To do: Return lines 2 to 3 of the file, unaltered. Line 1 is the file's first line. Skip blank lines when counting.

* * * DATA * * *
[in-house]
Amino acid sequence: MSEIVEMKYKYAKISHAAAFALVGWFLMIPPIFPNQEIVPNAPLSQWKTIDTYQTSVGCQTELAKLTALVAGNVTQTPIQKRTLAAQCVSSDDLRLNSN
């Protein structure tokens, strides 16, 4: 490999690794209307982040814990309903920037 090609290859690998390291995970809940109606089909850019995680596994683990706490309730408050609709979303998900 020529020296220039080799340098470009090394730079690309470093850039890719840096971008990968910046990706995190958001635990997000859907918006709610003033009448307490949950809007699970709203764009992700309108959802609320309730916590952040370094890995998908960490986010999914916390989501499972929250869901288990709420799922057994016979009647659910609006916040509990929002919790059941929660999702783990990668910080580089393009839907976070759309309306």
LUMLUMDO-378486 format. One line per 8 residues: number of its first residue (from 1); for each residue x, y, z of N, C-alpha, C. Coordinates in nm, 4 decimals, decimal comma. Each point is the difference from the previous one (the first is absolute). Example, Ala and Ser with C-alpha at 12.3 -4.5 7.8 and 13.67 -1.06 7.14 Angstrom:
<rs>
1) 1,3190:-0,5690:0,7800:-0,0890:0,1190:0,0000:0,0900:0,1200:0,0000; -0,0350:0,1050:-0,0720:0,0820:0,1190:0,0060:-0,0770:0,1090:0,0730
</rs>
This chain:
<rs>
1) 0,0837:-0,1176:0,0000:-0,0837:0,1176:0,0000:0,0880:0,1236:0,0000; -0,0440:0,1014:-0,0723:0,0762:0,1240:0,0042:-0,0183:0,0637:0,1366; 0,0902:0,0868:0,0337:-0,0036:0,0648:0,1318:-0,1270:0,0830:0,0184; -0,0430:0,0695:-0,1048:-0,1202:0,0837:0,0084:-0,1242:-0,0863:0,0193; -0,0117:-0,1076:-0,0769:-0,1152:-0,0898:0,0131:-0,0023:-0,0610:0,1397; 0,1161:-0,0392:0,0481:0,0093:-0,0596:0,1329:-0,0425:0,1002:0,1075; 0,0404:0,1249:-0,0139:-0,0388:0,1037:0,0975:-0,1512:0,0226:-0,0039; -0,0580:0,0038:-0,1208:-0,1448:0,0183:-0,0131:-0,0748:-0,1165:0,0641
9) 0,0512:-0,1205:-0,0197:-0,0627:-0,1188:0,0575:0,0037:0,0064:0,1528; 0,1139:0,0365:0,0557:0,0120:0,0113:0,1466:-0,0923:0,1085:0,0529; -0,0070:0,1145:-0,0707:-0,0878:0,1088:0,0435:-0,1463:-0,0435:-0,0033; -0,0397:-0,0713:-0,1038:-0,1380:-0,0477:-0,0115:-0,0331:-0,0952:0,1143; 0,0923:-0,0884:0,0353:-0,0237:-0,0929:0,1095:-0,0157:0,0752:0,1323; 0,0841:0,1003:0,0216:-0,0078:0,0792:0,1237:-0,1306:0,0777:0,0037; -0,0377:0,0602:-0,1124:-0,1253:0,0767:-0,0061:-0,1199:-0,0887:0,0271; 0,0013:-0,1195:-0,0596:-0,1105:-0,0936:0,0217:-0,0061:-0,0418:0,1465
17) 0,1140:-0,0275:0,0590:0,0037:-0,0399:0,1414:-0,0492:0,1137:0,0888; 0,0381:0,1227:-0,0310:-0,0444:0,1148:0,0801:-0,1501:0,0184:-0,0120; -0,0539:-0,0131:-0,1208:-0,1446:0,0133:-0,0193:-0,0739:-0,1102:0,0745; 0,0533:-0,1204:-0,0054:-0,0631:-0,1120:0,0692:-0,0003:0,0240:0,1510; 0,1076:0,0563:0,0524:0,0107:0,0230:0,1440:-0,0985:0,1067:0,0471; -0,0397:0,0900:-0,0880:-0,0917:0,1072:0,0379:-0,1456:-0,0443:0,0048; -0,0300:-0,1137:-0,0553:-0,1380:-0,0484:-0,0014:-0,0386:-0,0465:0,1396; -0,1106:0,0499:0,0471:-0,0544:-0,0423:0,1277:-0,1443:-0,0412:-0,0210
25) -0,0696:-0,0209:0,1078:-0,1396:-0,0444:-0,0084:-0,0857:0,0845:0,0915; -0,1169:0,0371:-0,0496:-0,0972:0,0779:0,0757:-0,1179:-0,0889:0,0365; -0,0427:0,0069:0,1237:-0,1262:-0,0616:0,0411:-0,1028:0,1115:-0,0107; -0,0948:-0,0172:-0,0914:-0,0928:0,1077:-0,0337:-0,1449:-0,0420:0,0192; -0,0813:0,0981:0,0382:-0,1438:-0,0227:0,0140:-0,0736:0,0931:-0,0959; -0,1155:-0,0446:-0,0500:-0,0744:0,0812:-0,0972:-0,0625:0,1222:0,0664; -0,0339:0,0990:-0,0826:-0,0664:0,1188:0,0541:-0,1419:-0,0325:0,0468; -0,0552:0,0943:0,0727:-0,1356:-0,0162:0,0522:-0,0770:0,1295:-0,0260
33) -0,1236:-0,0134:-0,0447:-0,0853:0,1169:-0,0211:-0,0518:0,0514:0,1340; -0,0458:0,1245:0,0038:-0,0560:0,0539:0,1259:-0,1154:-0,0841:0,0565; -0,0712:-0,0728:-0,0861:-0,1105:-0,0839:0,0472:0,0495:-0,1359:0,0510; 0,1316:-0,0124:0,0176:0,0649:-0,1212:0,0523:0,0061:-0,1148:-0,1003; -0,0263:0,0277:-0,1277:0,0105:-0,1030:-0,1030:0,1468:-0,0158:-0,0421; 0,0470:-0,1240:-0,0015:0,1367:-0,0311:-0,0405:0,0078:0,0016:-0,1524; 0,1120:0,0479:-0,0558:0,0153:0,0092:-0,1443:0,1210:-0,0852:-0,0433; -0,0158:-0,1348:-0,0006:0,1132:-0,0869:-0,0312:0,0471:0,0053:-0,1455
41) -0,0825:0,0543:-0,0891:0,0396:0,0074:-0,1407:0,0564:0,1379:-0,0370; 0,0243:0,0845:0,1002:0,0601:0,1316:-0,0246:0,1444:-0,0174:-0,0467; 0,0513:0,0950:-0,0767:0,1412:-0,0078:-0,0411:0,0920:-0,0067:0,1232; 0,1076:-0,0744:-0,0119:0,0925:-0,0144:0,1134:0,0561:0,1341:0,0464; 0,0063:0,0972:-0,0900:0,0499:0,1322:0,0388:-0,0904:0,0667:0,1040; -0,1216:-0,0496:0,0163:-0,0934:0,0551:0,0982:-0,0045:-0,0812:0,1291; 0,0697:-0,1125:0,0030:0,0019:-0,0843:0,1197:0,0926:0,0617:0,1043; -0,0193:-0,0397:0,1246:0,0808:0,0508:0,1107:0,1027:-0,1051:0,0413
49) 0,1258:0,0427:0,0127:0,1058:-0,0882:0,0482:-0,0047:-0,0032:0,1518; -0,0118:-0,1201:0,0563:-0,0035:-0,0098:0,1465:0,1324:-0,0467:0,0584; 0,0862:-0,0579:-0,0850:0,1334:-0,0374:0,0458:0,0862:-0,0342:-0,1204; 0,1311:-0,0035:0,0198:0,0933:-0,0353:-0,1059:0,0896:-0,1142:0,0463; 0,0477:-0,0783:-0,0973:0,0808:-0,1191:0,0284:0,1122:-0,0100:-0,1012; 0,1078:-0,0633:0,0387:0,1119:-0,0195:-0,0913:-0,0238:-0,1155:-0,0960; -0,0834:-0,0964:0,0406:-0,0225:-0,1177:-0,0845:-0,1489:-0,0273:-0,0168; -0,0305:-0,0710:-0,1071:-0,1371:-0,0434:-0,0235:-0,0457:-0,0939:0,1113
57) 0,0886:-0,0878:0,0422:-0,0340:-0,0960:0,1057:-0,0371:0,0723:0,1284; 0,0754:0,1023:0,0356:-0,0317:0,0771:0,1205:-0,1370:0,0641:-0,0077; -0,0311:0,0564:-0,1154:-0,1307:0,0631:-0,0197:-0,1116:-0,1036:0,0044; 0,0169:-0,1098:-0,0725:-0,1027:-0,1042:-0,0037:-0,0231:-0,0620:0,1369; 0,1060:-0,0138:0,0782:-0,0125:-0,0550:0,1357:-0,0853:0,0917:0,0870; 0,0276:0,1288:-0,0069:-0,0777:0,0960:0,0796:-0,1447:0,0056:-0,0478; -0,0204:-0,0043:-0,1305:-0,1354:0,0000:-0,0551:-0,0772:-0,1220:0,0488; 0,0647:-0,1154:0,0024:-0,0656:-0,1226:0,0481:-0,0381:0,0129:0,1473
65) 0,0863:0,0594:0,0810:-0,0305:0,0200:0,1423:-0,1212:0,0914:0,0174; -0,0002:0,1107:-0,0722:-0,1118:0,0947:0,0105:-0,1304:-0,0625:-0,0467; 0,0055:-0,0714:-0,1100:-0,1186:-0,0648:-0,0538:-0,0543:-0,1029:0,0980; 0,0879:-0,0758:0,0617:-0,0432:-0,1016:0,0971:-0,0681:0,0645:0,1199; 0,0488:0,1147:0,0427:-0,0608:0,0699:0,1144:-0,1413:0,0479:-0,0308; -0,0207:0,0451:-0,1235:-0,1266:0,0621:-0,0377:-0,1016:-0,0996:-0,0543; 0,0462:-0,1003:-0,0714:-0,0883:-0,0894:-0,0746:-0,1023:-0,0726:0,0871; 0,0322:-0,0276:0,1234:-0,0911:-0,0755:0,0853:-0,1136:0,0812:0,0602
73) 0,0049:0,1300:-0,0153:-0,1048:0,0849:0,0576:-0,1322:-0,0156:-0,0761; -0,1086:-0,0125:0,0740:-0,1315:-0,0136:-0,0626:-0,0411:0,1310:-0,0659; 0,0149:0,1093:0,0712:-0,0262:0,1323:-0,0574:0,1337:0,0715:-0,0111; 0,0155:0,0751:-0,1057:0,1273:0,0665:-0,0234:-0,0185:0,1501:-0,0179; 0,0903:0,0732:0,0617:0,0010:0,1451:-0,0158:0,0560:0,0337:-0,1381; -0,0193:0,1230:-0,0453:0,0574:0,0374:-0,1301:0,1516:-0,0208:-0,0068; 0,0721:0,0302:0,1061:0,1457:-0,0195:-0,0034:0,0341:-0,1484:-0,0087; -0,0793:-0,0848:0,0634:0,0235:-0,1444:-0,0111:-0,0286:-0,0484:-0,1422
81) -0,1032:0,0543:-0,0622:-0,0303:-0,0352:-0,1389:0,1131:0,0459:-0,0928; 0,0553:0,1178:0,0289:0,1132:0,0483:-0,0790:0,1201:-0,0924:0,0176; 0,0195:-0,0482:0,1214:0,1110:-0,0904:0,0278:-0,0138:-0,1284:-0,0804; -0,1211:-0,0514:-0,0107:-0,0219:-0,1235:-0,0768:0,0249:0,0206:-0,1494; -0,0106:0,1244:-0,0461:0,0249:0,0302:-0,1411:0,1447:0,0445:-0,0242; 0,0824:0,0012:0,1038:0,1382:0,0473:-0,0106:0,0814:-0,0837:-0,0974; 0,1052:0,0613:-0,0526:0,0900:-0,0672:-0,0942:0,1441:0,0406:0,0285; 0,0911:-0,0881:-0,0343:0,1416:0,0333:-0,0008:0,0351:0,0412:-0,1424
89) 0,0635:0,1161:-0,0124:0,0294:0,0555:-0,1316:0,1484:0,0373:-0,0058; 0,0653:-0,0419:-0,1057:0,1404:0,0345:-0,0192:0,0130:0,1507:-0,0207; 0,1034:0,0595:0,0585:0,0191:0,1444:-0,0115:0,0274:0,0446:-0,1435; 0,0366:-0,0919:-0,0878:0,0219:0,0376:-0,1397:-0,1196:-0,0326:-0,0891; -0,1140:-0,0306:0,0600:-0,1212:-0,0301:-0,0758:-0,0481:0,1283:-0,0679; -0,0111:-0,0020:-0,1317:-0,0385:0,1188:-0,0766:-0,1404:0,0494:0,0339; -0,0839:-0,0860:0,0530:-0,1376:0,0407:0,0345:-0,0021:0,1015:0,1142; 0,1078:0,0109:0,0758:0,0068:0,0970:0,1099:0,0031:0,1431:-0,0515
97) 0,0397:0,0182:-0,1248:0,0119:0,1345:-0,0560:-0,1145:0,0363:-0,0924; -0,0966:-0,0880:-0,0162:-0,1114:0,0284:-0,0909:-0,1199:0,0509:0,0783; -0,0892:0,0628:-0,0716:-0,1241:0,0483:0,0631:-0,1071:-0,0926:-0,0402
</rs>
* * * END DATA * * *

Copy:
Amino acid sequence: MSEIVEMKYKYAKISHAAAFALVGWFLMIPPIFPNQEIVPNAPLSQWKTIDTYQTSVGCQTELAKLTALVAGNVTQTPIQKRTLAAQCVSSDDLRLNSN
């Protein structure tokens, strides 16, 4: 490999690794209307982040814990309903920037 090609290859690998390291995970809940109606089909850019995680596994683990706490309730408050609709979303998900 020529020296220039080799340098470009090394730079690309470093850039890719840096971008990968910046990706995190958001635990997000859907918006709610003033009448307490949950809007699970709203764009992700309108959802609320309730916590952040370094890995998908960490986010999914916390989501499972929250869901288990709420799922057994016979009647659910609006916040509990929002919790059941929660999702783990990668910080580089393009839907976070759309309306």